How could this be? We are not supporters of Maute, never have been, and never will be. And financiers! With what? We are not paupers nor panhandlers, but some of my political supporters are convinced I would not have lost my electoral fight in 2016, which remains the subject of a Commission on Elections protest, if only I had more money and lesser moral principles. The arrest order was the cruelest joke, one that threatened not only our personal liberties but also our personal security and safety. But I continue to hope and trust in President Duterte. He knows the truth, and he knows me.

The reluctant candidate
Life is a puzzle, a game of twists and turns, friendships and betrayals, difficulties and blessings. When President Duterte was in the middle of his “urong sulong”—“I am not running, whoever compels me to run, I will kill him”— in the months prior to the election, I was one of those who attended most of the meetings to soften his resistance, subtly pressuring him to run by showing the widespread clamor of the people for a simple, strong leadership for change. People could have accepted his “I am not running” language, but they were given hope by the hints that he would eventually run through his succeeding pronouncements. “If I am the President, I will kill the criminals and fatten the sharks of Manila Bay, imprison the corrupt, leak poverty and unemployment, and solve our brother Muslims demand for righting the historical injustice done to them, by changing the Constitution and making the Philippines a Federal Republic to free all our regions from the domination of Imperial Manila and thereby allow every region to bring out their long suppressed unique productive skills and advantages.”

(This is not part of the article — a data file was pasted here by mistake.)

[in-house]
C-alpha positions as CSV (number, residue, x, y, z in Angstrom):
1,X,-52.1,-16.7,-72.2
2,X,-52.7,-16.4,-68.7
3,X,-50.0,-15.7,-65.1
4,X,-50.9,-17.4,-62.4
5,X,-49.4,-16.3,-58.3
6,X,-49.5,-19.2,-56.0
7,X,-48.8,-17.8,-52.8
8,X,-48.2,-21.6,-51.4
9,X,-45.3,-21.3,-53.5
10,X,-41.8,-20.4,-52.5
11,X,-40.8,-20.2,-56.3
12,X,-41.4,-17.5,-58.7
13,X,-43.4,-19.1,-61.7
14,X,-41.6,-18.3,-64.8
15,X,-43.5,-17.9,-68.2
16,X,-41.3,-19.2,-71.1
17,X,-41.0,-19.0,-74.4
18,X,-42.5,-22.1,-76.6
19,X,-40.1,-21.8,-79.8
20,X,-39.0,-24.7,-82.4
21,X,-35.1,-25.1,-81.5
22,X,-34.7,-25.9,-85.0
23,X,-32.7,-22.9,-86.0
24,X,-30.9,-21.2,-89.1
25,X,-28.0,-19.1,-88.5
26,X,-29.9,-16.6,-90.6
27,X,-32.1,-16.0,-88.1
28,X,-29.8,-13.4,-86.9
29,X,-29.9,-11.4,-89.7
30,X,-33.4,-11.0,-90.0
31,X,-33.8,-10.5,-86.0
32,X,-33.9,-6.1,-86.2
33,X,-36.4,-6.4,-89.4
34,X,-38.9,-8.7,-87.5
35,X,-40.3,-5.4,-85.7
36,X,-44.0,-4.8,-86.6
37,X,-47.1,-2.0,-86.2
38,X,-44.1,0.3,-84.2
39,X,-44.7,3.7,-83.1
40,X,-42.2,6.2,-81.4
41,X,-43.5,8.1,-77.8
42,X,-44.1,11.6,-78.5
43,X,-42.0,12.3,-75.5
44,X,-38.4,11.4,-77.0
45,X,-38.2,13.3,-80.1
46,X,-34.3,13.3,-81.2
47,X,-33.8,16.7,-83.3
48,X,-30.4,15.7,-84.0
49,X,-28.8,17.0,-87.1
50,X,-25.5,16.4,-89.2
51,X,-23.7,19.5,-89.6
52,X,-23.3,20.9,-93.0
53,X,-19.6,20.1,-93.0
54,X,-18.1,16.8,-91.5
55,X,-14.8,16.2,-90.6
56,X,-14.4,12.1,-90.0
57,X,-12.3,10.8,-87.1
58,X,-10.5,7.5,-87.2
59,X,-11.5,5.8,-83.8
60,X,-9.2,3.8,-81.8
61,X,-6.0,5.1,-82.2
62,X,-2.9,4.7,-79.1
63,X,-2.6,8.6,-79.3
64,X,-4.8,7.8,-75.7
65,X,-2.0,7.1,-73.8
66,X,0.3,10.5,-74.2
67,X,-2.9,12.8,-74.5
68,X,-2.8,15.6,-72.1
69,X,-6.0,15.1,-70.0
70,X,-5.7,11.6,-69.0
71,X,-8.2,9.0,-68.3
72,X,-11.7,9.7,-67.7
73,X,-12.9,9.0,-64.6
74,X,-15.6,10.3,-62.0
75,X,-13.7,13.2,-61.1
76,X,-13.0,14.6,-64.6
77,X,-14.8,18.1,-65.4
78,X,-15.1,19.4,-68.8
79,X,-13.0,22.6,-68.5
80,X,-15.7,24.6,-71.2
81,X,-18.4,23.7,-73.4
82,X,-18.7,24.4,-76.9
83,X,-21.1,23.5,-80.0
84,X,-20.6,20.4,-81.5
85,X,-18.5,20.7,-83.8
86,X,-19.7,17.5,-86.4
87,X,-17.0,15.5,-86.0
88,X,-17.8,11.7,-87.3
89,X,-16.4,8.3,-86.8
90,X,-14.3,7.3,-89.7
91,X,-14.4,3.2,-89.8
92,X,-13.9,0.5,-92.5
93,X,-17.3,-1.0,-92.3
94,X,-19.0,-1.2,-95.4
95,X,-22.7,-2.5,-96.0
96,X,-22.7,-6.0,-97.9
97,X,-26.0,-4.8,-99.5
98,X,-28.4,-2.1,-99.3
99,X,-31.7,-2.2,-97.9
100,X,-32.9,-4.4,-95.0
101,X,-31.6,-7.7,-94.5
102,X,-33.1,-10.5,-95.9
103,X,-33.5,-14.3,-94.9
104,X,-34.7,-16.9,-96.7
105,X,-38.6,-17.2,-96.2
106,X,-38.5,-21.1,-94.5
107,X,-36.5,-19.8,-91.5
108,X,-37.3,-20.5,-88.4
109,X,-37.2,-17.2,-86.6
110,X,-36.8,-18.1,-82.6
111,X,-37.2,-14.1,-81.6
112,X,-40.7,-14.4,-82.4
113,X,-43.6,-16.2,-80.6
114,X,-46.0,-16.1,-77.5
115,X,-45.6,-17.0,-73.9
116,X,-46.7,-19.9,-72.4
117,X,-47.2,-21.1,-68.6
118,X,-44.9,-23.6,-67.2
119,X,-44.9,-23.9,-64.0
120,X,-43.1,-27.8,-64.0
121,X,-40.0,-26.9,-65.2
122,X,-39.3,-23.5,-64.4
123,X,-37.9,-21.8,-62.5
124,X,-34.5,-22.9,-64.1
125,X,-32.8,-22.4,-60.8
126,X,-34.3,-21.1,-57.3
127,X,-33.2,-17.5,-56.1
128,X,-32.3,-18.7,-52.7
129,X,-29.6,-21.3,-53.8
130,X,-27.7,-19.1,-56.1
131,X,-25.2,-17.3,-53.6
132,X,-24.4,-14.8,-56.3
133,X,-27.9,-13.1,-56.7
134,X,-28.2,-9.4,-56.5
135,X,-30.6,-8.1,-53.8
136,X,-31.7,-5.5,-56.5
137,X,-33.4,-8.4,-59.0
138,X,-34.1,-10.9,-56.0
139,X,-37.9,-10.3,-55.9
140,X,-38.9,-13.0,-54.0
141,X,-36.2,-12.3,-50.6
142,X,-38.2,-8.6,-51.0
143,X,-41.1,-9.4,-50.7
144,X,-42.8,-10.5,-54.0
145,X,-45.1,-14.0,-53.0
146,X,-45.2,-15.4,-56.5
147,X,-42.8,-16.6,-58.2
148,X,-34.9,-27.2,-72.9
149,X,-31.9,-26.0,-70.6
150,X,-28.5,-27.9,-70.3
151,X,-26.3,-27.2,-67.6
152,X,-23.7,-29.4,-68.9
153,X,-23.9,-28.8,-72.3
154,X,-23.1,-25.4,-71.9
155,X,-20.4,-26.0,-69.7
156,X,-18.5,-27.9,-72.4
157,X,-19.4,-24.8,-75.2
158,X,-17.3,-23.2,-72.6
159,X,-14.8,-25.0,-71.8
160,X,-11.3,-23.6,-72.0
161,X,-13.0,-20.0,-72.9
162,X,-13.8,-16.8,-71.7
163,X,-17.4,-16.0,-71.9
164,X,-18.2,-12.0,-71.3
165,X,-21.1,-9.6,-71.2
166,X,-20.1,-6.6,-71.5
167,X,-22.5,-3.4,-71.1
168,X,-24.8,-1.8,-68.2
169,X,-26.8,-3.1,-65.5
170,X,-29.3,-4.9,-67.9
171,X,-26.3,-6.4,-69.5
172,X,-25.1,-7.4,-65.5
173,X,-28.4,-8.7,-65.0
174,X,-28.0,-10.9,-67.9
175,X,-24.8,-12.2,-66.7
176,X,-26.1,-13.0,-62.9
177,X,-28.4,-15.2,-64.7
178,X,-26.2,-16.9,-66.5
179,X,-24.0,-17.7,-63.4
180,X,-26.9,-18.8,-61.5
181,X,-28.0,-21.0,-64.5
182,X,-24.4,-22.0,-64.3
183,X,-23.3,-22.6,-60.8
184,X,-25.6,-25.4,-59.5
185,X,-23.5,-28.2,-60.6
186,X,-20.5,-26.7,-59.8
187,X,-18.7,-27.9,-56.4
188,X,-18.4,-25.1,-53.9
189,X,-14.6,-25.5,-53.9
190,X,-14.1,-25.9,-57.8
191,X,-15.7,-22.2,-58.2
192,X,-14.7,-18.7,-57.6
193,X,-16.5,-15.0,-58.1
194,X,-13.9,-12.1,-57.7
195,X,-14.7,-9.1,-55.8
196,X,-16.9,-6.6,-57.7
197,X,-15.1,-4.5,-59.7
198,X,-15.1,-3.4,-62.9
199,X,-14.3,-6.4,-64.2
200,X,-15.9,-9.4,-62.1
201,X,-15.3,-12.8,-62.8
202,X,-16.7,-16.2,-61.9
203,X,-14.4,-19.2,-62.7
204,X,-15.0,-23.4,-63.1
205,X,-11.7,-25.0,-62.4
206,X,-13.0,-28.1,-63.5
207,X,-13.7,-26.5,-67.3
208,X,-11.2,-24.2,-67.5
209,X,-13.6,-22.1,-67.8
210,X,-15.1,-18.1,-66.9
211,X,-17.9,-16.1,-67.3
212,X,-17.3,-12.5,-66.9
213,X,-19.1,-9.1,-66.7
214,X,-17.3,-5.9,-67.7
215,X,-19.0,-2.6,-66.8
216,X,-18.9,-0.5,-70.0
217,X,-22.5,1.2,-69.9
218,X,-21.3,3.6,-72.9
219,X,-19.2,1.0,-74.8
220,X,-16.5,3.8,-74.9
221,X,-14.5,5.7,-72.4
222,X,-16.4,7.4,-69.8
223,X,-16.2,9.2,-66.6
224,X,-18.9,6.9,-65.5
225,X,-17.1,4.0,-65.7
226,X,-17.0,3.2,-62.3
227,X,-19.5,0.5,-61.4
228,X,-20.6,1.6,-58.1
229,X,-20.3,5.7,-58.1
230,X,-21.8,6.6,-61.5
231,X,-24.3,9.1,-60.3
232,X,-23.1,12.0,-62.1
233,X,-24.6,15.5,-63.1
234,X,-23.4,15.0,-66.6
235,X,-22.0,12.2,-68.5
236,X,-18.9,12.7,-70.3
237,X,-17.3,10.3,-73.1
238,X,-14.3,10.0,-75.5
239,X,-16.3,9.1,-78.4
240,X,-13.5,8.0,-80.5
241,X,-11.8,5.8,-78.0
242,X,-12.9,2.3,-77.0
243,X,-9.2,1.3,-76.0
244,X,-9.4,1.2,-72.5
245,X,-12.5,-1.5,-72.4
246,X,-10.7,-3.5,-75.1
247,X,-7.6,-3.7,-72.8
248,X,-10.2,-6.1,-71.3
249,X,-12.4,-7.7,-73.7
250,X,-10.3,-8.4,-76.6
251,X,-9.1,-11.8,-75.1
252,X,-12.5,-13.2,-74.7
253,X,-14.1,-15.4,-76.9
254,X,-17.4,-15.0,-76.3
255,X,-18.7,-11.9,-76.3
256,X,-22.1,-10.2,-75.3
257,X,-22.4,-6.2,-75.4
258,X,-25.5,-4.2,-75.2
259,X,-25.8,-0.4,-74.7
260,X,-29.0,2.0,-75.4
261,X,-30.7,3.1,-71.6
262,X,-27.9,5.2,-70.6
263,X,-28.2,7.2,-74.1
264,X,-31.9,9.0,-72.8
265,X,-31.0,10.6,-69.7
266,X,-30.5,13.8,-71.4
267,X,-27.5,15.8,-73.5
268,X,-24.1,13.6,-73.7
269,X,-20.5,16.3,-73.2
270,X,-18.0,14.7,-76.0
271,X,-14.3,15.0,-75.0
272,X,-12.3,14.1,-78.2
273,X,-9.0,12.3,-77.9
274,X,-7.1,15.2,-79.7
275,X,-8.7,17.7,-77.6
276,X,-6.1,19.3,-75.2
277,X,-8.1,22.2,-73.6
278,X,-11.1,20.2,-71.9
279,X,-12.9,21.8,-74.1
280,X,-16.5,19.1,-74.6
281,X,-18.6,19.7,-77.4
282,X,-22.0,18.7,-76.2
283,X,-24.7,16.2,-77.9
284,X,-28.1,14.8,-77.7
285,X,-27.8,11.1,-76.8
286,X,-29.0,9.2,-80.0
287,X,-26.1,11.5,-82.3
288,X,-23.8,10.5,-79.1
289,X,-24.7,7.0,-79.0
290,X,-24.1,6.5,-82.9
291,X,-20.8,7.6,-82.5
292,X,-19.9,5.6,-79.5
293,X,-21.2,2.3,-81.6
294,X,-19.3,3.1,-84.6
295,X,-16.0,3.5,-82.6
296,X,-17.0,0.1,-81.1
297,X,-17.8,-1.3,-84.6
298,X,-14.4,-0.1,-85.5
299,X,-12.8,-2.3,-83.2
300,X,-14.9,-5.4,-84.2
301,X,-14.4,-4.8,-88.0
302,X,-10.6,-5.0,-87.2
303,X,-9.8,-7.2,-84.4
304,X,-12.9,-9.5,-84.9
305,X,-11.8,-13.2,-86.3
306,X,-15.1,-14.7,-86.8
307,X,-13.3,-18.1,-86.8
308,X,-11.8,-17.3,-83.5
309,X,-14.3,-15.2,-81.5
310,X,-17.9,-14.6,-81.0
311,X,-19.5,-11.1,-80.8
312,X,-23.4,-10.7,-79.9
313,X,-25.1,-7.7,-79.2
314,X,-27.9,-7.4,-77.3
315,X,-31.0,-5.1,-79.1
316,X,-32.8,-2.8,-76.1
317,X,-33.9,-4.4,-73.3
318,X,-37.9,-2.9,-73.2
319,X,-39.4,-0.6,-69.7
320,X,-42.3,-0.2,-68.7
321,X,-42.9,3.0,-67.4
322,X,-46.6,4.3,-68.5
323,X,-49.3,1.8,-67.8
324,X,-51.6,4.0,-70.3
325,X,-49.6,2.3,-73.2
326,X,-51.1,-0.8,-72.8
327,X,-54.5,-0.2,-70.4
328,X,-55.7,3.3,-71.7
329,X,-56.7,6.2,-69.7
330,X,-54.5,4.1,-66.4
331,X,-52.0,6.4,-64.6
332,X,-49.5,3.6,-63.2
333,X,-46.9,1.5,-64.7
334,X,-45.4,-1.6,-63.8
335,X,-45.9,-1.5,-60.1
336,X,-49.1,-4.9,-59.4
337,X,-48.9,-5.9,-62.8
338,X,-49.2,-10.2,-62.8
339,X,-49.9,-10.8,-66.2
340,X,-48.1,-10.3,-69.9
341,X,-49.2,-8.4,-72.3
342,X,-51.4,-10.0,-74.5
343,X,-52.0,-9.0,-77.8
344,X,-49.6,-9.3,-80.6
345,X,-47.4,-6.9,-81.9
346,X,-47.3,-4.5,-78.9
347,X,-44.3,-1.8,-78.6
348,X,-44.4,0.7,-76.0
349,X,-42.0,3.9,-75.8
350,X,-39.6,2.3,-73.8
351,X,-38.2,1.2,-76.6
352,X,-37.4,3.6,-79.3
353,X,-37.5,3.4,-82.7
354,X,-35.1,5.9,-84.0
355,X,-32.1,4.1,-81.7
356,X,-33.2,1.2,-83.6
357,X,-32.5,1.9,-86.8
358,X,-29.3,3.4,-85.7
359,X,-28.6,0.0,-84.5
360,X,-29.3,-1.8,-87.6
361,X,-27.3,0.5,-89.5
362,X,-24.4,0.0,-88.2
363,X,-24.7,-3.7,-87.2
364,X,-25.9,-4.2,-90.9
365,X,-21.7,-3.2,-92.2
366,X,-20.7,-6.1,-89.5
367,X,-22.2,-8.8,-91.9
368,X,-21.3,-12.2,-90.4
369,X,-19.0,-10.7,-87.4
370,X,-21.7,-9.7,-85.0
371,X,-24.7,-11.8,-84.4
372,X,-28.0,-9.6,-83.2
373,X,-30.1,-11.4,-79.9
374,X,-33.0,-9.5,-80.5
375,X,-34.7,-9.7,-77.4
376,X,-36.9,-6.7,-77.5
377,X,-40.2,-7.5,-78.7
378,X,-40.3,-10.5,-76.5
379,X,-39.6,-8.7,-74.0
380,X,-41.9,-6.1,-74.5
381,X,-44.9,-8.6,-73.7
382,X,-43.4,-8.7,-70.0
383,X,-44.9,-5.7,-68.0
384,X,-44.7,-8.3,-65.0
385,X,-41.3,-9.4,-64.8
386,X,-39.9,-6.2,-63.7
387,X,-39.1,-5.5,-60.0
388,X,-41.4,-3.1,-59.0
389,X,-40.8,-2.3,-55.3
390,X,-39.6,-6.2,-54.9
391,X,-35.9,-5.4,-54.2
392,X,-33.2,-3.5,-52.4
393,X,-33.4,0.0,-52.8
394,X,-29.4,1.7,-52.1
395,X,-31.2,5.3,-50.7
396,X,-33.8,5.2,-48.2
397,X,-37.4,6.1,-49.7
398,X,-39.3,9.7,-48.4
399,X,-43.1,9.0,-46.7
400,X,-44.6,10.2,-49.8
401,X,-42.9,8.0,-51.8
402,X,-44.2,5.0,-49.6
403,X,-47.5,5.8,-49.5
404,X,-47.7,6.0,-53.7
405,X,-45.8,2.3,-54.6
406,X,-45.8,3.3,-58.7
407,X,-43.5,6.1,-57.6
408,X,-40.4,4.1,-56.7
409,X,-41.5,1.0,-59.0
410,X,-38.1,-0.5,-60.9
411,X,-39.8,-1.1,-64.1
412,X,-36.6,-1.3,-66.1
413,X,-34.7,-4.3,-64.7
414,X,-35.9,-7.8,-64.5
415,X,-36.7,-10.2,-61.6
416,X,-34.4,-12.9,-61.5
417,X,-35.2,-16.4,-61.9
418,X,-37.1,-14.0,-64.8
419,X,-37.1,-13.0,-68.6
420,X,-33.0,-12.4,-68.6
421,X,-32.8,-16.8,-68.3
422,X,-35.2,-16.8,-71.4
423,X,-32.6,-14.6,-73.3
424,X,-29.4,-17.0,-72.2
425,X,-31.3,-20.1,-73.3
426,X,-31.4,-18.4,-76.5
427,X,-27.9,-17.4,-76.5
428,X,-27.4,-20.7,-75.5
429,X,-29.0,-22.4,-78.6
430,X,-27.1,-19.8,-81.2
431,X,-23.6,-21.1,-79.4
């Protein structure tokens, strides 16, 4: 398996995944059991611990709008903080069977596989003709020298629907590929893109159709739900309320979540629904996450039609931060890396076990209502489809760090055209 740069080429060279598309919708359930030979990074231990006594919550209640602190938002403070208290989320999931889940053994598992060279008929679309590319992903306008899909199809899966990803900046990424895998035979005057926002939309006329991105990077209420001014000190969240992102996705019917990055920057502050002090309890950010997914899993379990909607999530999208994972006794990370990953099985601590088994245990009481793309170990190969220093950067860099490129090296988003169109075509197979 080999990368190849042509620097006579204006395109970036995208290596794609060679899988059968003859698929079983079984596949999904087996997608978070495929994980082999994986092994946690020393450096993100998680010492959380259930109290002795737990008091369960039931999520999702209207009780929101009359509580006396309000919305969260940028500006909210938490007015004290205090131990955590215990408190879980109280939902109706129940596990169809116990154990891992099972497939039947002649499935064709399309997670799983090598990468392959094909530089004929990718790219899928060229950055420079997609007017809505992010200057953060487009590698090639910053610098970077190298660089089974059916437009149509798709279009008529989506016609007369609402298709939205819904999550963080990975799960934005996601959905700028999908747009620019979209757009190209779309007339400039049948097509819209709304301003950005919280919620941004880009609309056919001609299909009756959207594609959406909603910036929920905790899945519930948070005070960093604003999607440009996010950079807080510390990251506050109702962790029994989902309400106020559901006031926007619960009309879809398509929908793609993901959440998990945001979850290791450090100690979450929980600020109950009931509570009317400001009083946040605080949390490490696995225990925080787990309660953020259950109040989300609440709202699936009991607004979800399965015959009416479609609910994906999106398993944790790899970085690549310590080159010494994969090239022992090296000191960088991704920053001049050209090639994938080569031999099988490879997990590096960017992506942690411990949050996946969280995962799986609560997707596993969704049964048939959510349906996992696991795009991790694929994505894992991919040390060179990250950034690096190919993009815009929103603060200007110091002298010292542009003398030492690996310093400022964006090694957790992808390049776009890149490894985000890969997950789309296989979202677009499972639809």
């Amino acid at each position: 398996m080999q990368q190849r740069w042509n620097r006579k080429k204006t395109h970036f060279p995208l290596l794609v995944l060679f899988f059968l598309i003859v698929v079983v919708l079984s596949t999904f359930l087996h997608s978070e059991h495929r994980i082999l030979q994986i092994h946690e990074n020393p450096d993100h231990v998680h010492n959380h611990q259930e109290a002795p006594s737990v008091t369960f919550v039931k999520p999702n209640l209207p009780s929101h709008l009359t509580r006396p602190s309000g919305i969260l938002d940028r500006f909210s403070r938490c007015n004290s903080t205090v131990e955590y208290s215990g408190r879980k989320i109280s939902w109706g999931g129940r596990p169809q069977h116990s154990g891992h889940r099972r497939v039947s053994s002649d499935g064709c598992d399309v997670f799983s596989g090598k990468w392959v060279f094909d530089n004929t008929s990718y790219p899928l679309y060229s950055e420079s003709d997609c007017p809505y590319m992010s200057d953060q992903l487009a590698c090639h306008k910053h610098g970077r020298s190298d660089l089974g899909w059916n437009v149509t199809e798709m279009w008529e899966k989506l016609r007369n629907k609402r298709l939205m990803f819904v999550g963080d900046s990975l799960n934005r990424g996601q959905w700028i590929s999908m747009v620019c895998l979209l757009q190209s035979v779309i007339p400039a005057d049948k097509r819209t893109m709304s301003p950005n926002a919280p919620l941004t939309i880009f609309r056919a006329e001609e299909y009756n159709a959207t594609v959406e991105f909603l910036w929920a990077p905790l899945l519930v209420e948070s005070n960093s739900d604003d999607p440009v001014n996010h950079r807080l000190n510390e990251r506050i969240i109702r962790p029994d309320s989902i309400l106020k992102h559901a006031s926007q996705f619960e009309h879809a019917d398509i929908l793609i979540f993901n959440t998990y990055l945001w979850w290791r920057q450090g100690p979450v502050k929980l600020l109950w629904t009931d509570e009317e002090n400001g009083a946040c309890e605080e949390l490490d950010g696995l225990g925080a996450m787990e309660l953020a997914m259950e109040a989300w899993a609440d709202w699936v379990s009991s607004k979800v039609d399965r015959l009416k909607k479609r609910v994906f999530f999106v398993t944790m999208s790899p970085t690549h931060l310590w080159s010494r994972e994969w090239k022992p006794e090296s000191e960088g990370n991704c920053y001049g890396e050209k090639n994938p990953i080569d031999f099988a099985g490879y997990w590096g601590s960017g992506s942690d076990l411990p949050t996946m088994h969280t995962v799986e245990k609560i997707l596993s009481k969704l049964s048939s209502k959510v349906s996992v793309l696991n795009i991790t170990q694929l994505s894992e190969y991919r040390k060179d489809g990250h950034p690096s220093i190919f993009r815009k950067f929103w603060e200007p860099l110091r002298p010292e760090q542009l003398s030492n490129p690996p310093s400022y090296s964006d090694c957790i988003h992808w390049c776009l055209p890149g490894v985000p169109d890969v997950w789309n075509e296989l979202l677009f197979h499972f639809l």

For me, his promise of federalization and my fantasies of a Muslim state with a chief minister, a state supreme court, a state parliament, a state police, and state control of the day-to-day local needs of our people like education, health services, electricity, water works and economic priorities (these I have seen in my study tours abroad) are a fulfillment of a long dream. In one of the assemblies in a resort in Iligan City, while we were again discussing how to persuade him to run, I said in jest that, “total mahilig magsabi ang kapatid nating si Digong na ‘papatayin kita’… sabihin natin sa kanya na kapag hindi siya tumakbo… papatayin ko siya, isasakay ko sa kabayo at gagawin kong El Cid para mabuhayan ng loob at lumaban ang ating mga kababayan sa likod niya”. (Since our brother Digong likes to say ‘I will kill you, let’s tell him that if he doesn’t run, we will kill him, ad place him on a horse like El Cid so our countrymen who support him will have the courage to fight.)

(To be continued)



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1 Comment

  1. Everybody is entitled to due process! Nonetheless, incidental claims contrary to public sentiments has to be proven beyond reasonable doubt. A full scale investigation on what transpired months prior to the Marawi incident has to be conducted in order to clear any shadows of doubt as to who were actively involved in related activities that triggered the May 23rd takeover. More particularly, a closer look on the May 16-17 religious activity in the City that a Municipal Mayor claimed served as the entry passage of foreign fighters involved in this carnage.